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If it looks like a wave, feels like a wave and crashes down like a wave — it’s a wave, right?
That’s exactly what slammed down on Democrats and their majority in the U.S. Senate on Tuesday night. Consider all of the Republican victories:
- The GOP netted at least seven Senate contests, more than the six needed to win control of the U.S. Senate;
- The party captured three of the four Senate contests taking place in presidential battleground states – Colorado, Iowa, North Carolina – and almost won another in prized Virginia;
- It ran up the score in the extremely competitive gubernatorial contests, winning in Florida, Kansas, Michigan and Wisconsin;
- And it even won a race it had absolutely no business winning: the gubernatorial contest in deep-blue Maryland.
What’s more, most of these GOP victories happened before midnight ET, when many believed that the battle for the Senate wouldn’t be decided until possible runoffs in December and January.
The GOP successes don’t stop there. The Republican Party is set up to pick up double-digit House seats, increasing their majority in that chamber to its largest margin since the 1940s, if not the 1920s. And it’s poised to make additional gains in state legislatures across the country.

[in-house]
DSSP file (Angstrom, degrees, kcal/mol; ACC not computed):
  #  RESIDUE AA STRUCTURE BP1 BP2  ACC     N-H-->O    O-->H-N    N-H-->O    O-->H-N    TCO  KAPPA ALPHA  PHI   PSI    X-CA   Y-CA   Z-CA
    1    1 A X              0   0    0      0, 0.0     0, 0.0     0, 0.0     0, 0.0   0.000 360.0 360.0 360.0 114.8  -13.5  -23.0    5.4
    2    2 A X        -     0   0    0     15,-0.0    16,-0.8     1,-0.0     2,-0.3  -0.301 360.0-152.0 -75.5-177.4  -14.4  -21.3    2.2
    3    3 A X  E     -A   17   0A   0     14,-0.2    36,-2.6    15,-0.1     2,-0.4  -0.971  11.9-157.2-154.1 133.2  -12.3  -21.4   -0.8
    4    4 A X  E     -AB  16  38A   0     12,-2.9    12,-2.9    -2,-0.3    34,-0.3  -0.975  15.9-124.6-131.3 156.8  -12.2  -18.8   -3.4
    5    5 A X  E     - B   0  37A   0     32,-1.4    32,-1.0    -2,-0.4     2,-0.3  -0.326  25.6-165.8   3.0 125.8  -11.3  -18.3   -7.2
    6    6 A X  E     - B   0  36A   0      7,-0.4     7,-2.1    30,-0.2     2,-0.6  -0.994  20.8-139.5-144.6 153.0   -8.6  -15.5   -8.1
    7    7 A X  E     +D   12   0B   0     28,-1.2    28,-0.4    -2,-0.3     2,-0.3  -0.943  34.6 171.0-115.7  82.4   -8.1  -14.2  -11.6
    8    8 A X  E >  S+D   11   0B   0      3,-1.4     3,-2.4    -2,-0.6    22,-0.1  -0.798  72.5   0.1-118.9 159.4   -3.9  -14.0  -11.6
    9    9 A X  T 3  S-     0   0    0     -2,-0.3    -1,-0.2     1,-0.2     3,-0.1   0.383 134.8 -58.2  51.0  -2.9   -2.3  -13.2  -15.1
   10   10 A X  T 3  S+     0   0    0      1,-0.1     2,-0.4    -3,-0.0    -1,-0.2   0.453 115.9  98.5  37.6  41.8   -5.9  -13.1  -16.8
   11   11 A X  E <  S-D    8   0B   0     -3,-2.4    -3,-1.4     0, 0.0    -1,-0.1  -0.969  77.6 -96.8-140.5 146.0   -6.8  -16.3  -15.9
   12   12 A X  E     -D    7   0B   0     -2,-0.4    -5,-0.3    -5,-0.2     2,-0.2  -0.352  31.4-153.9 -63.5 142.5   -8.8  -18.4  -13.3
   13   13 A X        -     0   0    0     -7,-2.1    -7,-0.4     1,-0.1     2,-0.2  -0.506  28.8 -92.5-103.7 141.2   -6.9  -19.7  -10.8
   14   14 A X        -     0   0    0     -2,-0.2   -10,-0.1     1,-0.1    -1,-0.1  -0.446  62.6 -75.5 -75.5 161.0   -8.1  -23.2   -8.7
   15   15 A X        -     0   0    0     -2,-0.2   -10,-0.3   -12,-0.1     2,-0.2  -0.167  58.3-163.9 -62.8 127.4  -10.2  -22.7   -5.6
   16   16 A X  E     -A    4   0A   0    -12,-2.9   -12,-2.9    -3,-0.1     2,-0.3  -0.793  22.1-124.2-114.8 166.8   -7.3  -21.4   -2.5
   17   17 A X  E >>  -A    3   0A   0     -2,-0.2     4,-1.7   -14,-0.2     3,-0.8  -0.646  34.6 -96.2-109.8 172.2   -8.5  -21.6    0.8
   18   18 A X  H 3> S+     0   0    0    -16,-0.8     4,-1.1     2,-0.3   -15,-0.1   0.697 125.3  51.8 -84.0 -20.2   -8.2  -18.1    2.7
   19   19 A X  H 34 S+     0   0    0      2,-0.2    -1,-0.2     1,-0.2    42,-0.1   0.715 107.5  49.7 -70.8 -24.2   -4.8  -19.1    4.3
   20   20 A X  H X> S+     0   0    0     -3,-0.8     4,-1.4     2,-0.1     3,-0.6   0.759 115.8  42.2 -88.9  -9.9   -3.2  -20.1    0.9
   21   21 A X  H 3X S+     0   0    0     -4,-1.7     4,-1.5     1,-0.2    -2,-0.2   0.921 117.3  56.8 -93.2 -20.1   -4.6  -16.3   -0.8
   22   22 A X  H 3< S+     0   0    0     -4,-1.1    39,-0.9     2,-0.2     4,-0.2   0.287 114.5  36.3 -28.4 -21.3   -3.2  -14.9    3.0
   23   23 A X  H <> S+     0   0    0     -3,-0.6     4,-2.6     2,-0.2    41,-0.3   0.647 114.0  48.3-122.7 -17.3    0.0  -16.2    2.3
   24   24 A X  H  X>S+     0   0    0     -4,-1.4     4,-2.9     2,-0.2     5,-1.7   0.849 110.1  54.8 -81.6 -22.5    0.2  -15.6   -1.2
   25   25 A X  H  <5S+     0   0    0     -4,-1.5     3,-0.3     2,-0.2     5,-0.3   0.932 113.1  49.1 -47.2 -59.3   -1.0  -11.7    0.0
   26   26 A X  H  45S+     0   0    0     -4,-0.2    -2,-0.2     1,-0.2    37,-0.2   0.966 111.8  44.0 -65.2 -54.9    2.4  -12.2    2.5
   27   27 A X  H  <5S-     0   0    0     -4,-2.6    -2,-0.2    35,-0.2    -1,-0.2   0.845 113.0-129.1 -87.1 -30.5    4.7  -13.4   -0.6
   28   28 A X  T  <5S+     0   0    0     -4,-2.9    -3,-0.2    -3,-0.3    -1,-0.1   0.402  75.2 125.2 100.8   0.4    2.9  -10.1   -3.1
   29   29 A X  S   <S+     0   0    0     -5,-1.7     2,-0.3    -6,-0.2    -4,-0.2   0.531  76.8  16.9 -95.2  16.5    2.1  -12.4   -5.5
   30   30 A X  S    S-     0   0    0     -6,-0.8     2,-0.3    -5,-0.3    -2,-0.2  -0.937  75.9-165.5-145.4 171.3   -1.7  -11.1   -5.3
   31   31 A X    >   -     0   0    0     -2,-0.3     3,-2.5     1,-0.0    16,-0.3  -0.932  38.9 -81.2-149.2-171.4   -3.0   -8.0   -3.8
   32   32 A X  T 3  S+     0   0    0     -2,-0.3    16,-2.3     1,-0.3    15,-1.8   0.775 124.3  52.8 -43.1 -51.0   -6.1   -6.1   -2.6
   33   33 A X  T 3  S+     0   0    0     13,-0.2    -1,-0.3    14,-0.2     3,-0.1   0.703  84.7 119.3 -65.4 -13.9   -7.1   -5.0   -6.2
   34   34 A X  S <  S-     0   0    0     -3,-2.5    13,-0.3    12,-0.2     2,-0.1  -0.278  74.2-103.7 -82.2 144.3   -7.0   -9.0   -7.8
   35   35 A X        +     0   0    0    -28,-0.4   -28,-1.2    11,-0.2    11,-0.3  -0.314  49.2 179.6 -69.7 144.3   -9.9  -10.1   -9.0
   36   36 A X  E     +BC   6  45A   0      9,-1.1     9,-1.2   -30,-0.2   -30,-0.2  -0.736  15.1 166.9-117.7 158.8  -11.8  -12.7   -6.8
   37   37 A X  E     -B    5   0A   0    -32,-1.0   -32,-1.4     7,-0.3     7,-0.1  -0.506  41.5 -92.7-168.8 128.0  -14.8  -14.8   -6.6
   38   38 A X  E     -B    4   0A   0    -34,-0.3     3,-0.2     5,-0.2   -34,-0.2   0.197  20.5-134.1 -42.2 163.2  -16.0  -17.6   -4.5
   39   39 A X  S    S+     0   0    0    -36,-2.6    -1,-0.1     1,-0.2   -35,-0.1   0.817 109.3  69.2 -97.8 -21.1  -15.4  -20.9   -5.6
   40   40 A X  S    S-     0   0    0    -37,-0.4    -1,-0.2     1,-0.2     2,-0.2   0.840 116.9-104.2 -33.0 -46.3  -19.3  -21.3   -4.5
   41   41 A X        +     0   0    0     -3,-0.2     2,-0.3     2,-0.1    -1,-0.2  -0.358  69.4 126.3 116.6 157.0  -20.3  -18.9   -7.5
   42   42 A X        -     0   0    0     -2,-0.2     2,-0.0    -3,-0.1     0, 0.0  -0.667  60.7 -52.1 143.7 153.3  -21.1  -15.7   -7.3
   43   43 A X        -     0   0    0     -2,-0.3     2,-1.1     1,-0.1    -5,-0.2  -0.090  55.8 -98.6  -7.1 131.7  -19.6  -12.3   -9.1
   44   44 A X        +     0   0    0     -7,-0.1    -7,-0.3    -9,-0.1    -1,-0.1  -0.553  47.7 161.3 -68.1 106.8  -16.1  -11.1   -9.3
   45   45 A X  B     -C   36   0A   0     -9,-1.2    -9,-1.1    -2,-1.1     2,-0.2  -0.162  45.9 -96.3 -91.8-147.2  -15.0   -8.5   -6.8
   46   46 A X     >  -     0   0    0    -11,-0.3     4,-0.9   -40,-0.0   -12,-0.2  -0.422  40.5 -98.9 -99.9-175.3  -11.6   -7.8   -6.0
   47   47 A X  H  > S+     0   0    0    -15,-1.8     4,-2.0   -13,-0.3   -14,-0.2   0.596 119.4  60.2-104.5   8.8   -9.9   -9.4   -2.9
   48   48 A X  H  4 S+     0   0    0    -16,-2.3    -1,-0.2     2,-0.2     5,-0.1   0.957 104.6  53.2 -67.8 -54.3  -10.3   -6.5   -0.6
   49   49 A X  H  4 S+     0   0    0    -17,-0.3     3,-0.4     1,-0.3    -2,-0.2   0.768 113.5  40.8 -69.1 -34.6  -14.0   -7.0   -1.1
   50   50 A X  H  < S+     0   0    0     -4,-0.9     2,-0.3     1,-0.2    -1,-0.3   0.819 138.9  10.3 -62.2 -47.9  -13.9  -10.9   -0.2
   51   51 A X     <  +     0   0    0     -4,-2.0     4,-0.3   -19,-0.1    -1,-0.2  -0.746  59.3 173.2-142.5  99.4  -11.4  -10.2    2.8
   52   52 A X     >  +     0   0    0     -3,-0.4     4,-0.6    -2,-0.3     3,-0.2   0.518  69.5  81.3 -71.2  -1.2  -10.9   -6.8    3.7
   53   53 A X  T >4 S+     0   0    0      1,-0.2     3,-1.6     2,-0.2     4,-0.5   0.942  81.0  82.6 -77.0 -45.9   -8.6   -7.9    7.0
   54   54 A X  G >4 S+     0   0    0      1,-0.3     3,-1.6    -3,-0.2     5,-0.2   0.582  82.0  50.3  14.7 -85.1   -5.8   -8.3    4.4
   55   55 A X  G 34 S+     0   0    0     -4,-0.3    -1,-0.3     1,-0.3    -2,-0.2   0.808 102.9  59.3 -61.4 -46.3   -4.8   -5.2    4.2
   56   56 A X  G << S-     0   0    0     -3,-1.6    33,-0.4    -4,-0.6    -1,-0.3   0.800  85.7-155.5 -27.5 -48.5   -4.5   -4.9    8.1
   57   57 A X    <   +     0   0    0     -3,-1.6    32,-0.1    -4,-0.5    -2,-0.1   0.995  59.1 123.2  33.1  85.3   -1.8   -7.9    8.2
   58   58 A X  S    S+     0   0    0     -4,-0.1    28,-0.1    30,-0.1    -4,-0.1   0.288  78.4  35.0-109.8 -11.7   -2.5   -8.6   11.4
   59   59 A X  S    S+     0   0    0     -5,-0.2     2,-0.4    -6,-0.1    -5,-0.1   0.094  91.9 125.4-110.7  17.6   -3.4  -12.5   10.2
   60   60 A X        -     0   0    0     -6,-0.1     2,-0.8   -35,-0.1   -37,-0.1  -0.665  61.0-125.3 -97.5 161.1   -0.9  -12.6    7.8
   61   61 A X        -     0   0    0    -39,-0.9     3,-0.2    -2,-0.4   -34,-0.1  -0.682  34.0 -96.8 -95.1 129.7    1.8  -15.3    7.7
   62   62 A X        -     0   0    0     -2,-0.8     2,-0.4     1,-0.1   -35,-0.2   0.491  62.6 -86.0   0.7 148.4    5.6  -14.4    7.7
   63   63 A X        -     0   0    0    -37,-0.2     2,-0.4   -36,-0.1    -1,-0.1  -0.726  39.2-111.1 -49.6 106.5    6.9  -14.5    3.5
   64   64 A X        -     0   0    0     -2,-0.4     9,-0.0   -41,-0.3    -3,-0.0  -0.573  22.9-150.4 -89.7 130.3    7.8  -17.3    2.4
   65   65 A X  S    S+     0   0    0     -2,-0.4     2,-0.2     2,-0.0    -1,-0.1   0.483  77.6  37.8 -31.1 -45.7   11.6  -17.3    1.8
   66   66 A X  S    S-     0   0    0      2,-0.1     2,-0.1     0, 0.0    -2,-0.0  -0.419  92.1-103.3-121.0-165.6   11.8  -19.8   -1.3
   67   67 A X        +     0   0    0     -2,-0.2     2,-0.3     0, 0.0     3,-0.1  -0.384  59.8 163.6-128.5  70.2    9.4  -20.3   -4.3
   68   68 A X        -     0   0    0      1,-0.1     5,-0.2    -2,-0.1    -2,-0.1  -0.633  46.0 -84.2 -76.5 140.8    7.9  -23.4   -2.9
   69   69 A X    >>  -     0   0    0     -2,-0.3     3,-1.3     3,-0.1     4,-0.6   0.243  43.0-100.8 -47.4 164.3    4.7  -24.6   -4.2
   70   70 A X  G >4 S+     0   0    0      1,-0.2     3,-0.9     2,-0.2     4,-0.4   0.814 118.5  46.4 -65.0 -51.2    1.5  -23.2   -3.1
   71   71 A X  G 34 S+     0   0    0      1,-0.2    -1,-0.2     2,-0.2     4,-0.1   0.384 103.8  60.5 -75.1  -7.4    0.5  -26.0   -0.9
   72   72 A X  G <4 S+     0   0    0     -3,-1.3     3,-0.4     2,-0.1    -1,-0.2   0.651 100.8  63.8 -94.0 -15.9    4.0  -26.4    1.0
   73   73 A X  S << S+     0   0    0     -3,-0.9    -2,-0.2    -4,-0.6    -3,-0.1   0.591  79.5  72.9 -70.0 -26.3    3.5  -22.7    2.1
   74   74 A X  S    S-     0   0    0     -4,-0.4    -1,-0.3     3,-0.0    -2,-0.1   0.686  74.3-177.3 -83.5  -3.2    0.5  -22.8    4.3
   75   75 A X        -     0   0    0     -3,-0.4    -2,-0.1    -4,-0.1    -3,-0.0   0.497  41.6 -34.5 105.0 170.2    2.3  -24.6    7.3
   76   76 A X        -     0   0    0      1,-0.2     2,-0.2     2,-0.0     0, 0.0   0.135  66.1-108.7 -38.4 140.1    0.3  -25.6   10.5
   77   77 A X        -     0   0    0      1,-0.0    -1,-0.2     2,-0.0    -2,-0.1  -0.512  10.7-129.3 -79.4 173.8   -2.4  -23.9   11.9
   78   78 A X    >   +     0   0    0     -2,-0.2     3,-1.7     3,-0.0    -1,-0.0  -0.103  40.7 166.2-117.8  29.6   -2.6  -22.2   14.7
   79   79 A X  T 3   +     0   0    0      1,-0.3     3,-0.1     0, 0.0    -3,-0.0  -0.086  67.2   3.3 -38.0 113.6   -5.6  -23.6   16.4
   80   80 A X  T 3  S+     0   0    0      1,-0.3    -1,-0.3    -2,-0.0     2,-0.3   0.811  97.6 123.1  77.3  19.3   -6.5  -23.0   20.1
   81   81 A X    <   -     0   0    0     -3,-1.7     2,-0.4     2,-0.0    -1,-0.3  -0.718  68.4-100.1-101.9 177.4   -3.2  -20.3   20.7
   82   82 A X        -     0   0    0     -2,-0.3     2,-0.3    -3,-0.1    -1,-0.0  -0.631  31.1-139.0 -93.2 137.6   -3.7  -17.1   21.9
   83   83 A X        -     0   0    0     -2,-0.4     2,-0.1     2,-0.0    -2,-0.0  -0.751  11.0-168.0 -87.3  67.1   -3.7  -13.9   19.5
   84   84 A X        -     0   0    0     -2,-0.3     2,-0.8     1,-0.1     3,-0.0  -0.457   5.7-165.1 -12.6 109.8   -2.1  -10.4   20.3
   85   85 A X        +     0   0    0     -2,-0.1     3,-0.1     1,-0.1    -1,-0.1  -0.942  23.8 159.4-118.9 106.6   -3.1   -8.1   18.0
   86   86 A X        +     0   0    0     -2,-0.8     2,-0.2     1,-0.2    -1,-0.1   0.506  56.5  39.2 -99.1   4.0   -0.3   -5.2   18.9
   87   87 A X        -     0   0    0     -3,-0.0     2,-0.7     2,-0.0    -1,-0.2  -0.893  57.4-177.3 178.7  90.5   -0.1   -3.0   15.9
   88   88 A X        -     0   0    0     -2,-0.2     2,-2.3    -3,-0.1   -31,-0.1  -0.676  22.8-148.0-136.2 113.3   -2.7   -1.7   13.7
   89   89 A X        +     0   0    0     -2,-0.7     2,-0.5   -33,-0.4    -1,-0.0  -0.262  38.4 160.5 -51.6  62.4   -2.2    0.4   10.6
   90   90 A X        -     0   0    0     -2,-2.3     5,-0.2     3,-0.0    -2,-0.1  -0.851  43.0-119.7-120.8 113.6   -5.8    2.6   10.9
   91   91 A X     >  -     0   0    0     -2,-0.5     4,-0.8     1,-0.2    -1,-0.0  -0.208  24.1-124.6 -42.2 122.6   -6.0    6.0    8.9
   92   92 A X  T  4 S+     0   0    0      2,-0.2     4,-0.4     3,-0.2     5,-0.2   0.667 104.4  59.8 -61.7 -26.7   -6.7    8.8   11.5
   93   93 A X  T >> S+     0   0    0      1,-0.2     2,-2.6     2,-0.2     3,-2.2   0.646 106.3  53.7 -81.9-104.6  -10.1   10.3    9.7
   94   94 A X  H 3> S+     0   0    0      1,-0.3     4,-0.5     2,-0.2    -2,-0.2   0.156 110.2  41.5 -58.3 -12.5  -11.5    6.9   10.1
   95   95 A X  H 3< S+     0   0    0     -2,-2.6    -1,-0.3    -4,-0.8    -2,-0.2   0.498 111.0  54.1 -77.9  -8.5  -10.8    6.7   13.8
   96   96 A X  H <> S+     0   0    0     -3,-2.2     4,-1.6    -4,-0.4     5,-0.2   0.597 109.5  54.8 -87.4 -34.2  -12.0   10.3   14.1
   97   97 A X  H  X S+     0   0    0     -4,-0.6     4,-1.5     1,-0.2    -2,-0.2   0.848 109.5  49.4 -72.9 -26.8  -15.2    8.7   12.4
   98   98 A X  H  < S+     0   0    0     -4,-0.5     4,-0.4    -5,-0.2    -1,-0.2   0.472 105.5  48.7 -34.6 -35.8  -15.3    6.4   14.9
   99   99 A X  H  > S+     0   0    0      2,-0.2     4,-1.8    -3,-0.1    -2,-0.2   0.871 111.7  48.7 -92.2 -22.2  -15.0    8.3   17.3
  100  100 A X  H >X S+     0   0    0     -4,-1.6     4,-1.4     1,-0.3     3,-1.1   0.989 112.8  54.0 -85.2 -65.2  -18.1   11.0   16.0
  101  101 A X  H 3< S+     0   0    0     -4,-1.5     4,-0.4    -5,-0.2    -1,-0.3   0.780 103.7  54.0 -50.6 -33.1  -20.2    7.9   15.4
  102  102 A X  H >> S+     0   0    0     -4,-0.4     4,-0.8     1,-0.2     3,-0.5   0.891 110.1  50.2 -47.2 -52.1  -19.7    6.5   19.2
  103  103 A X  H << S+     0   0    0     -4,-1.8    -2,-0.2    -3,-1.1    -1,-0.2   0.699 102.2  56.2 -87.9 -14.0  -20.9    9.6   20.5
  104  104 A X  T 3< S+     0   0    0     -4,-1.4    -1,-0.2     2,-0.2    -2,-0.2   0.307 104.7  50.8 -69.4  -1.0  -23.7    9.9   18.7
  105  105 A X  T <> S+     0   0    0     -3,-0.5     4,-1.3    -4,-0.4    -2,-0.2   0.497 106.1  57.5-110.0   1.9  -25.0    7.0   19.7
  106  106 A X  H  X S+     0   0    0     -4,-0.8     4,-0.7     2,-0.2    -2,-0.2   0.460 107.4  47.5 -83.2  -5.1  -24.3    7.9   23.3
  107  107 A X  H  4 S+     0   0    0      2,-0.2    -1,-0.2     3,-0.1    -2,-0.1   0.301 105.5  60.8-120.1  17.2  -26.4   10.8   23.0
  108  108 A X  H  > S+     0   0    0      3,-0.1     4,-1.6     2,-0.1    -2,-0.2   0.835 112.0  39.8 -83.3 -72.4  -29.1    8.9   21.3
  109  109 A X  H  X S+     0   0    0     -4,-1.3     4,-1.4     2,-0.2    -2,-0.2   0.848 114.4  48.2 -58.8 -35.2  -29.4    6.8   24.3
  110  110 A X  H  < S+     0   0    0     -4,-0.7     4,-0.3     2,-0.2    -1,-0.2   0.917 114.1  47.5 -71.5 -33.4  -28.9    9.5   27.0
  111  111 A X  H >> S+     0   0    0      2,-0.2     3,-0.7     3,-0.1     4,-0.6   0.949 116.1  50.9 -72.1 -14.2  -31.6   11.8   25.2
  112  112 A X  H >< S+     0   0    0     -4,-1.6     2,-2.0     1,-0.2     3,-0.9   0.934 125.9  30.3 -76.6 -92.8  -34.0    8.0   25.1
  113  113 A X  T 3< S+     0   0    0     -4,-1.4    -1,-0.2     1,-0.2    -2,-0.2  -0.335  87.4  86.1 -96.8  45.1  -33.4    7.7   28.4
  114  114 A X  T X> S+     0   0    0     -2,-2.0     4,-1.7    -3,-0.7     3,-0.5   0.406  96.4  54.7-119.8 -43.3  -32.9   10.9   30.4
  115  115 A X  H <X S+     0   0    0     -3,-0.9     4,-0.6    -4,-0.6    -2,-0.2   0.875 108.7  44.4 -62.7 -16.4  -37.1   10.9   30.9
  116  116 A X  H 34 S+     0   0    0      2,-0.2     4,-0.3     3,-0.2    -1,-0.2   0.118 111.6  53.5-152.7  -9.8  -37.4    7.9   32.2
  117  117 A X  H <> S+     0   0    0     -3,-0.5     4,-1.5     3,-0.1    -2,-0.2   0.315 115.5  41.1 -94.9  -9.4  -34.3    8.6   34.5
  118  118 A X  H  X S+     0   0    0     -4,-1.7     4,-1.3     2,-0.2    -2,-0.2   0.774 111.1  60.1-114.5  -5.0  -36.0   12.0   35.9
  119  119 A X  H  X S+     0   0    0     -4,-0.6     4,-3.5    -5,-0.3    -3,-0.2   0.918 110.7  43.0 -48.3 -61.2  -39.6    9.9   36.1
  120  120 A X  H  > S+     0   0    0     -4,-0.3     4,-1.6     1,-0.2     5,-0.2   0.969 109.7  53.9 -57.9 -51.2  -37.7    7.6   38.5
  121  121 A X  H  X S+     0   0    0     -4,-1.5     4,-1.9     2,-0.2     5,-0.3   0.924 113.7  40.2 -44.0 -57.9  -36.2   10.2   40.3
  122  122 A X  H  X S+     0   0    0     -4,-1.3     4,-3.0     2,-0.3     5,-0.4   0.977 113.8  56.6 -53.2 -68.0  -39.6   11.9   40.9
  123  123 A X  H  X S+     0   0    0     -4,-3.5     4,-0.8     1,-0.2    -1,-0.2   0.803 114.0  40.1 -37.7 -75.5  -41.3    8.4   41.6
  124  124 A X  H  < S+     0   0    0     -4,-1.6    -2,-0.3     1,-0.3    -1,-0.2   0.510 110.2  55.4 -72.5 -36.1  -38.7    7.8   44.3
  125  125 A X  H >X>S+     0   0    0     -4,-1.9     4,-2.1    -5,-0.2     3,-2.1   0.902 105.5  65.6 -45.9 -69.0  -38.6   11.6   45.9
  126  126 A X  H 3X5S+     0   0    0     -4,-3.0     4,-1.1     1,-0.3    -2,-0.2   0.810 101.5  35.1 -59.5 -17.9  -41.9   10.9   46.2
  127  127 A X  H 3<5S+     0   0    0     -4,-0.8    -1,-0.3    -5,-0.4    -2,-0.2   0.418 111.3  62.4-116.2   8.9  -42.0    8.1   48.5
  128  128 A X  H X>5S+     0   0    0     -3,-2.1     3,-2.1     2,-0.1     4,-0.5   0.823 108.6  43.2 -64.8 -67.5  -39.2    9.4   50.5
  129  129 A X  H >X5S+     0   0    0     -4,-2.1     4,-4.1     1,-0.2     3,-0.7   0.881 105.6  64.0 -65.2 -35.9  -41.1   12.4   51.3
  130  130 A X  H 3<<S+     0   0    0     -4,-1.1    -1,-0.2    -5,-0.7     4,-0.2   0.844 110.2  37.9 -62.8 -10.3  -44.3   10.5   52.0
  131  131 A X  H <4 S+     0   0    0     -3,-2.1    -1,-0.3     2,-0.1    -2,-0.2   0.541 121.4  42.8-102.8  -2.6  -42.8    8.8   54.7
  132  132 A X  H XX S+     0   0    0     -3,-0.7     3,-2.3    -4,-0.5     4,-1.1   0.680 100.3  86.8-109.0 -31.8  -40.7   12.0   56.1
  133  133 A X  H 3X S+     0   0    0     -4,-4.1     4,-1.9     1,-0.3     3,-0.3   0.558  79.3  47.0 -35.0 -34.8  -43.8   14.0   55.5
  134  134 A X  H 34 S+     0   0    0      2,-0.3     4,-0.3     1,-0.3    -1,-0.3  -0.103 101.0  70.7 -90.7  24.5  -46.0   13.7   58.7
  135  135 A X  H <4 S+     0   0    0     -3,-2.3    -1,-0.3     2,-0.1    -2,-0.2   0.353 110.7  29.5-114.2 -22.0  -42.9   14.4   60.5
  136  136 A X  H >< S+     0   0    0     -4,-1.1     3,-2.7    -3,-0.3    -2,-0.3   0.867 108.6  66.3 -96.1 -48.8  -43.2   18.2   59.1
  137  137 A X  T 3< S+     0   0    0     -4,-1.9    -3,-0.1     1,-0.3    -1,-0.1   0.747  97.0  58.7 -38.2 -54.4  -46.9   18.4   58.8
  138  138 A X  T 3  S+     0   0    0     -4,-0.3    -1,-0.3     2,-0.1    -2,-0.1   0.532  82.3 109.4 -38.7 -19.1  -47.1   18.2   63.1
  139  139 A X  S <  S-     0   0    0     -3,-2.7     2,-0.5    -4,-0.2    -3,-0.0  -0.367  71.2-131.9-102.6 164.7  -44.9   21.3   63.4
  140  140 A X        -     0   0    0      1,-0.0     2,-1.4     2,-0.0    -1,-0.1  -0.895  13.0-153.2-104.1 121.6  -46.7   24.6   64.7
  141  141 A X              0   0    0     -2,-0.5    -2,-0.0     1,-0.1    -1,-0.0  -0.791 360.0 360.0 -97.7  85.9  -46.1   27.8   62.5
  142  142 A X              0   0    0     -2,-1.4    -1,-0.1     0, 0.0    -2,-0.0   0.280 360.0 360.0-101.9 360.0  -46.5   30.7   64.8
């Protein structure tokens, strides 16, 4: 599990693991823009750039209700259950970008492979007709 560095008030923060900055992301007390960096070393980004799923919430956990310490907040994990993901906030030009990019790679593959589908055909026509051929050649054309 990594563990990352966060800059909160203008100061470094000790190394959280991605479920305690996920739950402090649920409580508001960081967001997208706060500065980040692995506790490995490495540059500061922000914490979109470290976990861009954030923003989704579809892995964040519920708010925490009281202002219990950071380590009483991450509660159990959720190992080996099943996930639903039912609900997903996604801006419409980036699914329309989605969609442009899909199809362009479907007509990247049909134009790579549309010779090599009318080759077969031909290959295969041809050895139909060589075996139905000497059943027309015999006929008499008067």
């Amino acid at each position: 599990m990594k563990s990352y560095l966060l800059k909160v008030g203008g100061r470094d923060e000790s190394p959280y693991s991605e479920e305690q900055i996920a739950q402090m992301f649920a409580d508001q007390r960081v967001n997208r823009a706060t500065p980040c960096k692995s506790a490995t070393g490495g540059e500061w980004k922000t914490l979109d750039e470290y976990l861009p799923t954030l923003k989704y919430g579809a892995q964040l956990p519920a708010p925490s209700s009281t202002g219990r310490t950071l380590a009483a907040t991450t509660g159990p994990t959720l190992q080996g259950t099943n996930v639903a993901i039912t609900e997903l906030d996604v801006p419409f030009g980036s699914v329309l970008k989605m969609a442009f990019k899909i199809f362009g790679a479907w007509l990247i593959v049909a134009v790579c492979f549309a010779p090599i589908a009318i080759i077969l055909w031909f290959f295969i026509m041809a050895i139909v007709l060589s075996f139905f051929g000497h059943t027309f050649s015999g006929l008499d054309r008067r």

In fact, maybe don’t call it wave; call it a political typhoon.
Strikingly, it came as many – including NBC News – didn’t see the 2014 midterms approaching as a wave, at least compared with the one from 2010, when Republicans picked up 63 House seats and six Senate seats.
Yes, it was shaping up to be a pro-Republican year, all the polling data found. But we dismissed it as a probable product of the Republican-leaning map. Or the typical “Six-Year Itch” a re-elected president suffers in his final midterm election. Or an electorate that was angry at all incumbents, Democrats and Republicans included.
But what took place on Election Night was something else – a wave that crashed directly down on Democrats and the Obama White House.